Microfocused Ultrasound Therapy

Microfocused ultrasound therapy (MFUT) is an energy-based device used to tighten skin and other soft tissues with minimal risk of adverse events, without invading or harming surrounding structures.1 Furthermore, this therapy is noninvasive and can be performed on an outpatient basis.

Studies have proven that this technology works to diminish sagging jowls and tighten up facial and neck areas while increasing skin elasticity.

This technology utilizes ultrasound waves converted to heat by an acoustic cavitation process and delivered directly into target tissues without harming other structures in its path, thus producing thermal coagulation zones (TCP) without impacting other areas in which focused ultrasound beam travels.2 This creates a tissue-specific response which leads to collagen deposition and neoelastogenesis with long-term benefits that last up to one year after treatment has ended.

This treatment method works to tighten the subdermal collagen matrix found within both the superficial muscular aponeurotic system (SMAS) layer and dermal layers, stimulating production of new skin cells while increasing fibroblast activity – both necessary factors in tightening skin and other soft tissue in an area being treated.3

As well as tightening skin, this method can also treat other soft tissue conditions, including neuropathic pain. The procedure employs high-frequency ultrasound with focused acoustic energy; when directed toward skin tissue this energy rebounds off its impedance to cause thermal injury and induce immediate collagen contraction with subsequent fibrosis and denaturation of surrounding fibrous connective tissues1.1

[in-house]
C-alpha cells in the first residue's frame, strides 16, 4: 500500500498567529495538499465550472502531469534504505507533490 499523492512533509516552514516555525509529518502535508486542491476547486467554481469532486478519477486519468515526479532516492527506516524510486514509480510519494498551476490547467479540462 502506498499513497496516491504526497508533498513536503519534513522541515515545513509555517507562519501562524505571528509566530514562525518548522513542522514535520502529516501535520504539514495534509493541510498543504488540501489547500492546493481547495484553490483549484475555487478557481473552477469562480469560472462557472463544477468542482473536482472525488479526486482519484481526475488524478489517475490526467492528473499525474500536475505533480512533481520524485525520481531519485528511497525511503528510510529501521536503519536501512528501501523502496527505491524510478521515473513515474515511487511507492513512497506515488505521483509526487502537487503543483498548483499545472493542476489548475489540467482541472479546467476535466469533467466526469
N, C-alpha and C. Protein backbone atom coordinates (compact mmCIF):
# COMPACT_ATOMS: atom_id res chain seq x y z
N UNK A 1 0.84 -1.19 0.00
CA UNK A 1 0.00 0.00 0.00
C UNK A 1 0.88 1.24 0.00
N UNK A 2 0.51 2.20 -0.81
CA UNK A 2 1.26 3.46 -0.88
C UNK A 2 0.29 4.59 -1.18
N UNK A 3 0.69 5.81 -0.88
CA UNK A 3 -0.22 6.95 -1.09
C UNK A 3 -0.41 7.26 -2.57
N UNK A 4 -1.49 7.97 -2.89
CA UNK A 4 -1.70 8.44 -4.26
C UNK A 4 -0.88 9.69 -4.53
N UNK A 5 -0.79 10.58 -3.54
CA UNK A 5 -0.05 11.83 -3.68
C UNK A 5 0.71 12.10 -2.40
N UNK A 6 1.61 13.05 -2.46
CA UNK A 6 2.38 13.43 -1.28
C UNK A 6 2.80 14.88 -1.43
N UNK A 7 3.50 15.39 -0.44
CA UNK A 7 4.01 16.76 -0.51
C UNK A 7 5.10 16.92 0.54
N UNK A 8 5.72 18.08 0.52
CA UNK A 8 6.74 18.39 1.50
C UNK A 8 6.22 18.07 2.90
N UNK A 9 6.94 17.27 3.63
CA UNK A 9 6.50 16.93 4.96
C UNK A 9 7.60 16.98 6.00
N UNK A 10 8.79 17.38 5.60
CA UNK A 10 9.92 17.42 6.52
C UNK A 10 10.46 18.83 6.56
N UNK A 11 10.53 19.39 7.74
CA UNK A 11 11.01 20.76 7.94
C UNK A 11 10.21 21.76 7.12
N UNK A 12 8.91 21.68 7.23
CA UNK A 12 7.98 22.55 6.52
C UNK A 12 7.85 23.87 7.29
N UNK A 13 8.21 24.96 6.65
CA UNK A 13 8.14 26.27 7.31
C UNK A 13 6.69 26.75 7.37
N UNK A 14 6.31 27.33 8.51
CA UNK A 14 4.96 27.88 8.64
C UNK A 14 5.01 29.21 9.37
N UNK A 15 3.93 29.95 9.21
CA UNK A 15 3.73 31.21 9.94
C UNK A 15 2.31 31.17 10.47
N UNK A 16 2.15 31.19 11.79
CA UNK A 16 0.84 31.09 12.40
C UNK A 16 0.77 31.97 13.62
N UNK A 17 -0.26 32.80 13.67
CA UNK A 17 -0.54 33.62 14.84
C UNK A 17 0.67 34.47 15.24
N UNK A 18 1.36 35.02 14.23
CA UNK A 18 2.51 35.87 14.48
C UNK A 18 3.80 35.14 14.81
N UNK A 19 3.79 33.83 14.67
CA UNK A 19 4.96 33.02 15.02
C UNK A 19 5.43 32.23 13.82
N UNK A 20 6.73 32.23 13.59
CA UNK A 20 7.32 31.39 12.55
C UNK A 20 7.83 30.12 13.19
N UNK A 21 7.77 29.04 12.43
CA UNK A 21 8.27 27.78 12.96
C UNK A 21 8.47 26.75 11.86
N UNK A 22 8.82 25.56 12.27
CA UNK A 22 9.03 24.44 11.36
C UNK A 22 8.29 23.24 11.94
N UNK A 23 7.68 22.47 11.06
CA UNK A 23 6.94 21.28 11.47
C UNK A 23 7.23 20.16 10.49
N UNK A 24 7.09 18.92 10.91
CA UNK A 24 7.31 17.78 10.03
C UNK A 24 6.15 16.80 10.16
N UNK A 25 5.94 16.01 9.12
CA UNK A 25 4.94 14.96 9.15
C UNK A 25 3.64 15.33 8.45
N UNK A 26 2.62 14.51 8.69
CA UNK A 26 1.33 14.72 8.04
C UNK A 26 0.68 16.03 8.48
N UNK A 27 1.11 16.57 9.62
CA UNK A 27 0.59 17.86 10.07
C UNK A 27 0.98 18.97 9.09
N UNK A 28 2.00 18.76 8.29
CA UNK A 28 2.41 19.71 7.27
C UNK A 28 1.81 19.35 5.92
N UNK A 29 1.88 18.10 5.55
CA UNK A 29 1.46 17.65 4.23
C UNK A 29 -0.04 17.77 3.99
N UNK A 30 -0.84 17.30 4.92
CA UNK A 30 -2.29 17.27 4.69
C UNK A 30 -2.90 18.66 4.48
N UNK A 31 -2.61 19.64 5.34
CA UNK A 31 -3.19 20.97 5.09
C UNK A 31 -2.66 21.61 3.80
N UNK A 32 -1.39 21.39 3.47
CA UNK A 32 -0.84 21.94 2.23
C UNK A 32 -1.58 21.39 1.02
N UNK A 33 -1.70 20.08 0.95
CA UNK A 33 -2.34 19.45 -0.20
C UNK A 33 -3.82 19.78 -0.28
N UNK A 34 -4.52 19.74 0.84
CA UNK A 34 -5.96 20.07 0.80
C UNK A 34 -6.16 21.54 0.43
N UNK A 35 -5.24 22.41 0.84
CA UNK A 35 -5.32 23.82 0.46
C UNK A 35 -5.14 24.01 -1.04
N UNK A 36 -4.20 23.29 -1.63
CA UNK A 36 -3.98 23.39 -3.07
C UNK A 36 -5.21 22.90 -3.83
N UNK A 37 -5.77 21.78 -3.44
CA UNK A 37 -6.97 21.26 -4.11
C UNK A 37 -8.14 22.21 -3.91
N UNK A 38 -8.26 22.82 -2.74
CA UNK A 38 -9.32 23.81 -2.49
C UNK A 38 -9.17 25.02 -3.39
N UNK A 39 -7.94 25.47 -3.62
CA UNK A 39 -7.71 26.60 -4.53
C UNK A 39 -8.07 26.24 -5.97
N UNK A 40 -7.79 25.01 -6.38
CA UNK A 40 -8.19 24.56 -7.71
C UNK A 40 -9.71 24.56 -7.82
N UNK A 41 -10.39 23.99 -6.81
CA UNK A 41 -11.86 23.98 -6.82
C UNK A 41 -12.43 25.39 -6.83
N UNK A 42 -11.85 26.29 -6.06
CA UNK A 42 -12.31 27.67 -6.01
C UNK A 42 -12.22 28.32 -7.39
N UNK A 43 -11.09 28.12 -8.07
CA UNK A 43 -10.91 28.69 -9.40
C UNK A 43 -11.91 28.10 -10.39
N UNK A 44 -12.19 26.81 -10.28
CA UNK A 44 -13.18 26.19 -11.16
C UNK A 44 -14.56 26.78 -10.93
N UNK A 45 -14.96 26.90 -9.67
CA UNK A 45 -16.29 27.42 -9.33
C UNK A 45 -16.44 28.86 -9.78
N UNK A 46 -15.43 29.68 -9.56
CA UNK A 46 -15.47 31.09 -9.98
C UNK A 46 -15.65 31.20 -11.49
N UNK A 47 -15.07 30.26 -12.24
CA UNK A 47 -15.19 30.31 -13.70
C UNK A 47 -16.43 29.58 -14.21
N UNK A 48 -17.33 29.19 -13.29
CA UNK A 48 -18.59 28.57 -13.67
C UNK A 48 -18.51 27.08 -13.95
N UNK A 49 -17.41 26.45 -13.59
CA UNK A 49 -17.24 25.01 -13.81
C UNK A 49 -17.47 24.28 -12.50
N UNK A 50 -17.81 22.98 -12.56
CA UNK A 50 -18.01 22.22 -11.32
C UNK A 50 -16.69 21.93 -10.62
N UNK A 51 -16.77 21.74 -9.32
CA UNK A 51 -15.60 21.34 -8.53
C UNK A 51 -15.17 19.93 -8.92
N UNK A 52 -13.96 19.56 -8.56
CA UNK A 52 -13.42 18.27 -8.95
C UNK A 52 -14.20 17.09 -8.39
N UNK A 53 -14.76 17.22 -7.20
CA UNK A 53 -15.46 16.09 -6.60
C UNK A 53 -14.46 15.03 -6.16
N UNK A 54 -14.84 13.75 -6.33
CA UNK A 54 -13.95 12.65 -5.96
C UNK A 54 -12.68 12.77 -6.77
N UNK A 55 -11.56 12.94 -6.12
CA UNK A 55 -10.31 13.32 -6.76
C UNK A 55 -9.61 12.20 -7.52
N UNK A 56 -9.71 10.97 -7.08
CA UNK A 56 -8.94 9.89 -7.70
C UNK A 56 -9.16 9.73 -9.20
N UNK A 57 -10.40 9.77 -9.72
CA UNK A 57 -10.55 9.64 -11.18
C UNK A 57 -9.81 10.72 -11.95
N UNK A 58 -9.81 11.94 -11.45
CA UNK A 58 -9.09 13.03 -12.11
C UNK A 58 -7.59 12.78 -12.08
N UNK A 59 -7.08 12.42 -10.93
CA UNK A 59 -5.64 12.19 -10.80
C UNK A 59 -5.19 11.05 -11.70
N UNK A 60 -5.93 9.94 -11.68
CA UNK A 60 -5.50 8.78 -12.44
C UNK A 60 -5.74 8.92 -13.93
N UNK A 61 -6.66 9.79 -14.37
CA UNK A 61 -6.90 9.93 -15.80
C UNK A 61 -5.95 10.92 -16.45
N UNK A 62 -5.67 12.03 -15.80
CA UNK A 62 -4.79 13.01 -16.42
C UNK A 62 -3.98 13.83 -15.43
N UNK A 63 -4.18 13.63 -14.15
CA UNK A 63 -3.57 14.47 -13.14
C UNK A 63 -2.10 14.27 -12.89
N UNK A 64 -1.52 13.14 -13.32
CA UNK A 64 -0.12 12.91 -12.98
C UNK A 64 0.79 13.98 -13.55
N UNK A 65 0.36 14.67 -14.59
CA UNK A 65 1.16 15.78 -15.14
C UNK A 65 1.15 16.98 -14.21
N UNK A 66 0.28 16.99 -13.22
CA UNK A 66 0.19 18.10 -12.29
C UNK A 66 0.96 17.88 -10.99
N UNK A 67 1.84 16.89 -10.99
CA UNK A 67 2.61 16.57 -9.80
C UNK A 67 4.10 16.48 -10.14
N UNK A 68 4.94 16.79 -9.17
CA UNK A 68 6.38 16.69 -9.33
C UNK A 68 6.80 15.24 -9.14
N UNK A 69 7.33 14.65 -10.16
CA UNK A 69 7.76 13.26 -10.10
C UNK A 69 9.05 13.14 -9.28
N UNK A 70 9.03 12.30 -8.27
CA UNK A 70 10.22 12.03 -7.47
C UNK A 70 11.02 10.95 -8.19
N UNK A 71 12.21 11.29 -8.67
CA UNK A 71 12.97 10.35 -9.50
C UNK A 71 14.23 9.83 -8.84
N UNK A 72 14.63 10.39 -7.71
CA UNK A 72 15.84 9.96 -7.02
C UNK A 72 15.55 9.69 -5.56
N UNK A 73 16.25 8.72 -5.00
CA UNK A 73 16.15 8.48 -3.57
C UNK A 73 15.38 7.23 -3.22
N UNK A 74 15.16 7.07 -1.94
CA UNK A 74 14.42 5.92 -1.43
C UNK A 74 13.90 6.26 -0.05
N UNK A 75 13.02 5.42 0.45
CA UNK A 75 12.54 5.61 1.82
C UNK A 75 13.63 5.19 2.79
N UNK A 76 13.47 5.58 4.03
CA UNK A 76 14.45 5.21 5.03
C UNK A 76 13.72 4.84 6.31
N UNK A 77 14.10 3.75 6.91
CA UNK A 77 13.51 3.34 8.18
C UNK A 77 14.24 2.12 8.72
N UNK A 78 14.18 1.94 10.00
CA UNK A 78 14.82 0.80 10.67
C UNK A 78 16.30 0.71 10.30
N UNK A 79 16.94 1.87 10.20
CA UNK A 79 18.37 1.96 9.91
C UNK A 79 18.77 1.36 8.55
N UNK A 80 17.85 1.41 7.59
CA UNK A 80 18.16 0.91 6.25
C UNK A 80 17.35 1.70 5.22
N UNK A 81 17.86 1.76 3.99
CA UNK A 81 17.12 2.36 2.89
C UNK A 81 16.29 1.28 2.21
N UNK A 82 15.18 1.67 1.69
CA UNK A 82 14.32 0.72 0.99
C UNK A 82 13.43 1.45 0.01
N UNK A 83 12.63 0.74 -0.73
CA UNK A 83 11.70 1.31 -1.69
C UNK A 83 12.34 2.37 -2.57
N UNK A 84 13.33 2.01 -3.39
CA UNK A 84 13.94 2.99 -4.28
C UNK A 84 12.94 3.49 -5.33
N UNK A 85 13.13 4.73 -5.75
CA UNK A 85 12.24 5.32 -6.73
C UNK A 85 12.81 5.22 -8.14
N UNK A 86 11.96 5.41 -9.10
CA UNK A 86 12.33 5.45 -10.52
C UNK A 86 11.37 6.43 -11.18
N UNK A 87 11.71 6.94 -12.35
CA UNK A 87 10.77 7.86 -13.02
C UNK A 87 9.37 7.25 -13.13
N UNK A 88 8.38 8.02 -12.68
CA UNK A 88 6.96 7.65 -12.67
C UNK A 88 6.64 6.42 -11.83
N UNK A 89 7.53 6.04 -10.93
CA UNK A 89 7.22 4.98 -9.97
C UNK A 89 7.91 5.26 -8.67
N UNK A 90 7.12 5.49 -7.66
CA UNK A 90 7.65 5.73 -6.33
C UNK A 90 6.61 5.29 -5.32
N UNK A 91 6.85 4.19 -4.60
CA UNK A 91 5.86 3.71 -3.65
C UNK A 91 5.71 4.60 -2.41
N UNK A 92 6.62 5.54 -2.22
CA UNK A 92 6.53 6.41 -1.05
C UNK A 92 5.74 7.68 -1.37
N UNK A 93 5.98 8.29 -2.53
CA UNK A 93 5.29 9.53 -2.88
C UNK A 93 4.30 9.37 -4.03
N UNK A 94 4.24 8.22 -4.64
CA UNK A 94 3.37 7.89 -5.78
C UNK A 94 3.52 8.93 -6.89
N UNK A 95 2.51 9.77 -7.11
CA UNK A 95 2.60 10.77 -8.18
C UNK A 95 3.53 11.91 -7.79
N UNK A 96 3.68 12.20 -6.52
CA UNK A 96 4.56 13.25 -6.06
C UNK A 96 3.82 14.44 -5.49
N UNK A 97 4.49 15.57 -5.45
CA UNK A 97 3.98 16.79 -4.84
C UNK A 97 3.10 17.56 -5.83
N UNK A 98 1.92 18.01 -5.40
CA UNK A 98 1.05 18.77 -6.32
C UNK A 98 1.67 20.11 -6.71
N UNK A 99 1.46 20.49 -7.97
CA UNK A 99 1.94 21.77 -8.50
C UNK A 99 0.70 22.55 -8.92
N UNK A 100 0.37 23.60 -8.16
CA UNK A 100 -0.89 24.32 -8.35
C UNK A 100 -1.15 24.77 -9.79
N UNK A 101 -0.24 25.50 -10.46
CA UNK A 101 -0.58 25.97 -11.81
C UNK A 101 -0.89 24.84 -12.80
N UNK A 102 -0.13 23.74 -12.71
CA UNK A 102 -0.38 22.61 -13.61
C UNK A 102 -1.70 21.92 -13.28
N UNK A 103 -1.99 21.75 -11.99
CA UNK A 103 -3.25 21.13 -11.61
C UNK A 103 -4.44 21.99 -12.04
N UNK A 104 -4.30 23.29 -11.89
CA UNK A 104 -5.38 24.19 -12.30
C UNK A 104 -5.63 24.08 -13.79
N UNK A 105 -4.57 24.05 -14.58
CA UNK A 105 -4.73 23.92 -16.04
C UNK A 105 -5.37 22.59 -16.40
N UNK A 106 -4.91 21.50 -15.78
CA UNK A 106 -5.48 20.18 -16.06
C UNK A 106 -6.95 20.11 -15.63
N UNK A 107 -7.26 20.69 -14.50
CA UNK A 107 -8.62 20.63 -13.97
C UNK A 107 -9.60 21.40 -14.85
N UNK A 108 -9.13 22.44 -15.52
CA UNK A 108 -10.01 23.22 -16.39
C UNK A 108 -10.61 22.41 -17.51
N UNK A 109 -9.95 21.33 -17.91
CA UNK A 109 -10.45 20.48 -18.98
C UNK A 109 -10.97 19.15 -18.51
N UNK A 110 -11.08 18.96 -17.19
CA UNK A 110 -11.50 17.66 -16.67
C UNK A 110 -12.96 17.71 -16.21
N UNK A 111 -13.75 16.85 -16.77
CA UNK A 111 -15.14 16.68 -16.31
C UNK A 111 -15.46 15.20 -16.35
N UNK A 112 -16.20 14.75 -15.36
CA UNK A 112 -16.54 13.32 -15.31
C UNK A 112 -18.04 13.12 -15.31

Complications may be uncommon but can still arise, particularly when performed incorrectly by an inexperienced clinician. Complications include skin burns, scarring and increased recovery time as a result of too much energy being delivered directly into tissue with high temperatures resulting or poor transducer coupling and stacking of energy pulses.

Ultrasound imaging can assist in the proper application of energy and evaluation for potential complications before, during, and after treatment. Real-time ultrasound analysis of dermal and subdermal layers enables clinicians to ensure that energy will reach only its intended destination without impacting adjacent structures; this helps avoid TCP formation in inappropriate tissues layers.

Utilizing ultrasound energy devices requires specific training and experience in using techniques and equipment specific to them.

An effective clinical protocol for HIFU treatment includes patient assessment, selection of the most suitable procedure and documentation of treatment. A pretreatment ultrasound scan with the probe should help visualize SMAS to ensure both 4-MHz 4.5 mm transducers reach it; this ensures optimal elastogenesis and neocollagenesis outcomes are realized from these treatments.